When you look at the comic book reviews for Rob Liefeld's Major X, the title isn't exactly swimming in praise. For the most part, the complaints all seem to point back to the same thing: It's an unfortunate reminder of '90s comics.
Intentionally, that's exactly what Major X aims for, as it hearkens back to the '90s X-Force era and features a similar sort of over-the-top (and pouchified) aesthetic that Liefeld is renowned (and lambasted) for. Perhaps more unintentionally, it's riddled with characters appearing for no reason whatsoever, laughable Jean-Claude Van Damme-esque one-liners and a plot that's completely secondary to the action scenes.
Yet, all three issues of the comic have sold out before hitting the stores, with Major X #1 hitting its third printing run already. Criticism be damned, because this six-issue series is red hot and the fans can't seem to get enough of it. It leads to the million dollar question here: Were '90s comics as bad as people make them out to be?
Judging by Major X, the answer is a resounding no. The comic book medium has evolved in a healthy way, and there's certainly a drive for stronger narratives and anatomically-accurate artwork, but there's still a place and time for big, dumb fun.
After all, Liefeld is the guy who co-created Deadpool and Cable, two of the most popular characters in Marvel Comics, and they're both a slice short of being as cheesy as mozzarella. While different writers and artists have interpreted them in their own ways, they're still two quintessential '90s characters at the heart of it.
Digging deeper, you'll find that many of the X books of that era have failed to reach the same peak of popularity as they did under the likes of Liefeld and his colleagues at the time. X-Force, for one, has never been the same as its initial run, when it sold more copies than anyone expected and proved to be an edgier alternative to the X-Men.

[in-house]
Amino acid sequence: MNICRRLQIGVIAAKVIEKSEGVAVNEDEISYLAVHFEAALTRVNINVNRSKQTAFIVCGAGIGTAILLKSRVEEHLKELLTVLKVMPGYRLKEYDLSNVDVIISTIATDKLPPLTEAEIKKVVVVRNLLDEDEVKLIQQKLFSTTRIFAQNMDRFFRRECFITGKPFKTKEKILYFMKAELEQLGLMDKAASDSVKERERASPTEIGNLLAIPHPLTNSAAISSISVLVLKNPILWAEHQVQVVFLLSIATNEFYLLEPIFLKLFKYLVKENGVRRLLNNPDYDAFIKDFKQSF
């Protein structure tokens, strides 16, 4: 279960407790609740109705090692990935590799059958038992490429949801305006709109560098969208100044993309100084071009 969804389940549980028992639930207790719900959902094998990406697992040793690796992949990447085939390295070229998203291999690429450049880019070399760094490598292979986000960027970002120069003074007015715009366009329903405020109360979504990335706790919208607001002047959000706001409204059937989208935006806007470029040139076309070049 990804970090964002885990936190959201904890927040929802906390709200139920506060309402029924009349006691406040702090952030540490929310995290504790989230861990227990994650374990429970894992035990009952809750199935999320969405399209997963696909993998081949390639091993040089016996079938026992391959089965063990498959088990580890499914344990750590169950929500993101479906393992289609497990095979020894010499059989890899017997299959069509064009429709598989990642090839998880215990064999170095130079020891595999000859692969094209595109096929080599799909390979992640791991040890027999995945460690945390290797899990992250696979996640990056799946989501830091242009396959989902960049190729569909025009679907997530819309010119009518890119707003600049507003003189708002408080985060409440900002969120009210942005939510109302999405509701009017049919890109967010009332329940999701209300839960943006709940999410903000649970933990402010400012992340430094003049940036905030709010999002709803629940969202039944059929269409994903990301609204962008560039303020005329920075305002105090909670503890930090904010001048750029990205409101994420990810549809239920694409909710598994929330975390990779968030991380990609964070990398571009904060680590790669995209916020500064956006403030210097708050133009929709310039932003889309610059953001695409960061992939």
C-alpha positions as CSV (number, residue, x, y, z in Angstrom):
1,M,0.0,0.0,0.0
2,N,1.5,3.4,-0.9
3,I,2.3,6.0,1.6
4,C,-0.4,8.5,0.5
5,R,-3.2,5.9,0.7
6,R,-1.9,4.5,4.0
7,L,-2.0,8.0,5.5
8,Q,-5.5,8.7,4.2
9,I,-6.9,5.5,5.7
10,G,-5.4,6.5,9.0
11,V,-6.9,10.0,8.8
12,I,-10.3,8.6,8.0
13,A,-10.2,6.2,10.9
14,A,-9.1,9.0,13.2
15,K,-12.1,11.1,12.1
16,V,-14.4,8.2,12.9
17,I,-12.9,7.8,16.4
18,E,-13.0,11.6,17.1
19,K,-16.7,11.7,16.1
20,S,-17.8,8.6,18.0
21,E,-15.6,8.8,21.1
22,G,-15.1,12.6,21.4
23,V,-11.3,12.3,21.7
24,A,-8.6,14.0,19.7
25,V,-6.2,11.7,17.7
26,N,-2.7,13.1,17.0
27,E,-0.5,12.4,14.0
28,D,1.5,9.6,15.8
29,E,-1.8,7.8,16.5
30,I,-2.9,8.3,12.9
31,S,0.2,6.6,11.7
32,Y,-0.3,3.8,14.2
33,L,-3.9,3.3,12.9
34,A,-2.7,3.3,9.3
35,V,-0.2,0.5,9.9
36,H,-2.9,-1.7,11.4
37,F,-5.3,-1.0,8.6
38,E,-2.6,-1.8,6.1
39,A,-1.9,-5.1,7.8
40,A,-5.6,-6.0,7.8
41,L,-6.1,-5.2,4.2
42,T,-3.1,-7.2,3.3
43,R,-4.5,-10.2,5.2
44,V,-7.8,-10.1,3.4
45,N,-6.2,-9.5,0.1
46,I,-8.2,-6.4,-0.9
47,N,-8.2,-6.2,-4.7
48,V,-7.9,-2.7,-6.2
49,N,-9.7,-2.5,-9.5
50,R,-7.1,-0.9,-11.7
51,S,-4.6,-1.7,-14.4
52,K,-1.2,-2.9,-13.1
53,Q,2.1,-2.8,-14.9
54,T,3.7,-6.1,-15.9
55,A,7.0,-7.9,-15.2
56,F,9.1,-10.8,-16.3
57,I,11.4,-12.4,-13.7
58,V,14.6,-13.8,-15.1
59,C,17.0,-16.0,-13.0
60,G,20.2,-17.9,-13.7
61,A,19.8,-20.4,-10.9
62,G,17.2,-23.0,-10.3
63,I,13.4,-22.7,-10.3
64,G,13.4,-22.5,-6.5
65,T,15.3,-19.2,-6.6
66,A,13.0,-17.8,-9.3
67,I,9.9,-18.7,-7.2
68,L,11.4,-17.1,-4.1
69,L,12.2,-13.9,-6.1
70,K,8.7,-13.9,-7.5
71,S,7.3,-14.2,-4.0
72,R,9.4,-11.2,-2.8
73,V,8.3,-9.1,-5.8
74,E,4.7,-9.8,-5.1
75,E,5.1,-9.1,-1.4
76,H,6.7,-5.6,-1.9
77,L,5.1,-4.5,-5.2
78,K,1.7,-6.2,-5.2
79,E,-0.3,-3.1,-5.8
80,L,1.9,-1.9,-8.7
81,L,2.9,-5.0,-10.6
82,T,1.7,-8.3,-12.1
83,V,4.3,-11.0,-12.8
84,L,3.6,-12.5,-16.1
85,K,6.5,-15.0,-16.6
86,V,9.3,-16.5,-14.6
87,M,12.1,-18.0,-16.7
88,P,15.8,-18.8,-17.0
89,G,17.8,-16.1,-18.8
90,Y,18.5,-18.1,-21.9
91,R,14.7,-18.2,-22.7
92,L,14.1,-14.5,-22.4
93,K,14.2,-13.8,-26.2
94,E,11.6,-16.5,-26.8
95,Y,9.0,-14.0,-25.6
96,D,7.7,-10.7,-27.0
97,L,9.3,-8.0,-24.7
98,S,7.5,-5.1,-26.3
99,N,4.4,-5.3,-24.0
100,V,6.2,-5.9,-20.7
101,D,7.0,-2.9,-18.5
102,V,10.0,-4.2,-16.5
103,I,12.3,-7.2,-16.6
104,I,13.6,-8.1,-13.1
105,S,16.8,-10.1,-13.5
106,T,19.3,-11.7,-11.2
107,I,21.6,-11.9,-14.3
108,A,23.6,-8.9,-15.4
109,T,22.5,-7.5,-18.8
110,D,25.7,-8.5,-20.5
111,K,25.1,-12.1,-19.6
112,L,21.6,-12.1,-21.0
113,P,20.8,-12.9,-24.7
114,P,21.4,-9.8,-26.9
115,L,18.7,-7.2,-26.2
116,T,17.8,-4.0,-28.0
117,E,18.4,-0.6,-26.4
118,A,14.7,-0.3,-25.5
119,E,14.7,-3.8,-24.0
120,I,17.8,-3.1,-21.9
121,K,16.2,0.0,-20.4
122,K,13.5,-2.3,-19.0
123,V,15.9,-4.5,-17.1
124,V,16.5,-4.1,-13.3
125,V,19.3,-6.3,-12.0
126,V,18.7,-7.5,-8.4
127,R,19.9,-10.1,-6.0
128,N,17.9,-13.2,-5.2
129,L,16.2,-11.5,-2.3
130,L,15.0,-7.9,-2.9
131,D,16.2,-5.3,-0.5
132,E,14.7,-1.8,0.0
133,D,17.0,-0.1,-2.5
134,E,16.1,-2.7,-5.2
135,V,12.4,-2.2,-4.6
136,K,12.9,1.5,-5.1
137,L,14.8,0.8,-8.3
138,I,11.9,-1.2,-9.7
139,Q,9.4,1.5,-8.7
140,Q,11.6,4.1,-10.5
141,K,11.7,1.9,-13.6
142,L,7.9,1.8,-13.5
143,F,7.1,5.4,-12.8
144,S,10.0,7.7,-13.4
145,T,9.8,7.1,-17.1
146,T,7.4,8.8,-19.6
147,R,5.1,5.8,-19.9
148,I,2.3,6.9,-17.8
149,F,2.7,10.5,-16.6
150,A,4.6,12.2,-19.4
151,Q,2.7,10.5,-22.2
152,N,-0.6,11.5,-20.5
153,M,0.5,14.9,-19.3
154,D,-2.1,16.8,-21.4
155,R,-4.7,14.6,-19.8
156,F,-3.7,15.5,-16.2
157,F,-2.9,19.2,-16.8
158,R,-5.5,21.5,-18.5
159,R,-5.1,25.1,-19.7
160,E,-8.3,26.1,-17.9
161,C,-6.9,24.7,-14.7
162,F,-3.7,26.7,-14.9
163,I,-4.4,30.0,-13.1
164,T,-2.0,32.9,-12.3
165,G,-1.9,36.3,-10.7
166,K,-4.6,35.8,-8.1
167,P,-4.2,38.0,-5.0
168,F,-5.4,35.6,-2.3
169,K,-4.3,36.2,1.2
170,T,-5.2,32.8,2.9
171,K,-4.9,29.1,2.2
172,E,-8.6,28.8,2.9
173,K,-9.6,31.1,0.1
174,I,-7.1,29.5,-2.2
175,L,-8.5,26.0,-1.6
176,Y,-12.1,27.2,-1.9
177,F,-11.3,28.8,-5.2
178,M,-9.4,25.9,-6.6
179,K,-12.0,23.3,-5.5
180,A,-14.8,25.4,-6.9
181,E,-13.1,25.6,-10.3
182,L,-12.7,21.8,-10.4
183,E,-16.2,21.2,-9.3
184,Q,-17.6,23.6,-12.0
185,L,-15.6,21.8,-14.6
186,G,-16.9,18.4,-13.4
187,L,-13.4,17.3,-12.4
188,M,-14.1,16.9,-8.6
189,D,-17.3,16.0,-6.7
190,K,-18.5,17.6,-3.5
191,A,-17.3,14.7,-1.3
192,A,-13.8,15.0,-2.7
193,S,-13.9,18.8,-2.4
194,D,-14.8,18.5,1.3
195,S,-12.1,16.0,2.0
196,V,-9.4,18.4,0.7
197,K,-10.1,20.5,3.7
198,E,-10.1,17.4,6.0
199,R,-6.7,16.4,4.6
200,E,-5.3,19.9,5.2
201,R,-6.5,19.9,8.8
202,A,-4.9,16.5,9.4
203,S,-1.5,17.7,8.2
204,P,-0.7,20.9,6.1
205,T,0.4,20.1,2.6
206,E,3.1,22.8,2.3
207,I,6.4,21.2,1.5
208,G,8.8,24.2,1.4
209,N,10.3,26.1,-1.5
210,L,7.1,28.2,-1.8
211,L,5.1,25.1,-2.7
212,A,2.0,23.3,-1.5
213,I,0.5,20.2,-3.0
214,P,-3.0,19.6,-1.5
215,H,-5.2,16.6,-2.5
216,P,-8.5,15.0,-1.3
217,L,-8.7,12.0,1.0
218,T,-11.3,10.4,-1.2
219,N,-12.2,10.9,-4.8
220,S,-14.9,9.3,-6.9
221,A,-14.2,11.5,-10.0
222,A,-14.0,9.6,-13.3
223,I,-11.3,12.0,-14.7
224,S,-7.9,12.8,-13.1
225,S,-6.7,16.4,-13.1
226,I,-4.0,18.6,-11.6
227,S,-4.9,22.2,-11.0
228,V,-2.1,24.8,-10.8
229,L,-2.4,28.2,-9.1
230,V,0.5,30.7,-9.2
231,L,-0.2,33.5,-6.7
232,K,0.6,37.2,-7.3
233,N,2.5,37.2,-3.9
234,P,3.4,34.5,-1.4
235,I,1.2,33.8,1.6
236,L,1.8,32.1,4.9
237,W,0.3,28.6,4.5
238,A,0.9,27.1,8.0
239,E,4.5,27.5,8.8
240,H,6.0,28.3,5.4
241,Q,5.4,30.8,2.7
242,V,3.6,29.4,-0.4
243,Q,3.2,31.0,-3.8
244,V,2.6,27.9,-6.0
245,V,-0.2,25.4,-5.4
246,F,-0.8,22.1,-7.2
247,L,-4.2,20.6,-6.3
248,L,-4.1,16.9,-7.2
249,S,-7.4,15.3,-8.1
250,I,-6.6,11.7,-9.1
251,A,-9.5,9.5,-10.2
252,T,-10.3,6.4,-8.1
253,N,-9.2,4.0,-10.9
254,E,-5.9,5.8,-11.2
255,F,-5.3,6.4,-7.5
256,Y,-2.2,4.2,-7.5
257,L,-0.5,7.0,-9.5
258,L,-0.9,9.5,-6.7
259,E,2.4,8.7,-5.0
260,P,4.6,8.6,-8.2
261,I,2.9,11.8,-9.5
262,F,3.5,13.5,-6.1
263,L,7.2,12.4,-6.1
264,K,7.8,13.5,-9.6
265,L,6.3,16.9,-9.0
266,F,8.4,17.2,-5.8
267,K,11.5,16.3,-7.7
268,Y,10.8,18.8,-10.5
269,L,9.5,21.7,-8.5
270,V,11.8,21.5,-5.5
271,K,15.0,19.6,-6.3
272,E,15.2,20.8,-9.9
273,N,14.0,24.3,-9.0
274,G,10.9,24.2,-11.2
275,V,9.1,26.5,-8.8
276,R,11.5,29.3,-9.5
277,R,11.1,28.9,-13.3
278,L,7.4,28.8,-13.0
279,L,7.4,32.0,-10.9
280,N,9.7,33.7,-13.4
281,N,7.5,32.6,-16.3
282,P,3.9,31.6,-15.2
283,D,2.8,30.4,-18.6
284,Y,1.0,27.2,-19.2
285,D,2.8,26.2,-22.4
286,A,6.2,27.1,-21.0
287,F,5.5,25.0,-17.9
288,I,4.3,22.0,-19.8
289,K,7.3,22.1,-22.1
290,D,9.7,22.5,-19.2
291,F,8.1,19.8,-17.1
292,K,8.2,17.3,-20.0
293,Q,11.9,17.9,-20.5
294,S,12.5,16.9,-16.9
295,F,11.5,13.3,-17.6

"It is the second best-selling comic book of all time for a reason. People rallied around it," Liefeld told Fandango about X-Force. "I mean, my X-Men had weapons. They had attitude. They had aggression."
It's this type of brazen statement that has equally endeared and alienated Liefeld to the comics community for years. Make no mistake about it, though, he has backed it up every step of the way, especially in 1992. It took massive guts to do what he and several other top creators did when they left the Big Two to form Image Comics.
From introducing new series such as Spawn, Youngblood, Savage Dragon and others into the public consciousness, it also opened up another avenue for creator-owned comics. Image kicked down the door for other indies to seriously enter the market, and helped create a sustainable industry for comic creators that didn't just rely on Marvel and DC.
The thing is, Liefeld and his collaborators built their house on the same sort of foundation as Major X. Much like a Sylvester Stallone or Arnold Schwarzenegger movie from that era, you appreciated it for what it was. It might not have been award-winning or genre-defining material, but it was still highly entertaining and serviceable.
As modern day comics goes through its own crucible of issues, Liefeld seems to understand what the general public wants. Major X is unlikely to pick up any Eisner nominations or receive better reviews, but there again, not everything released needs to be Citizen Kane. Sometimes, comic book fans just want a bit of cheese and nonstop action, like they did in the old days.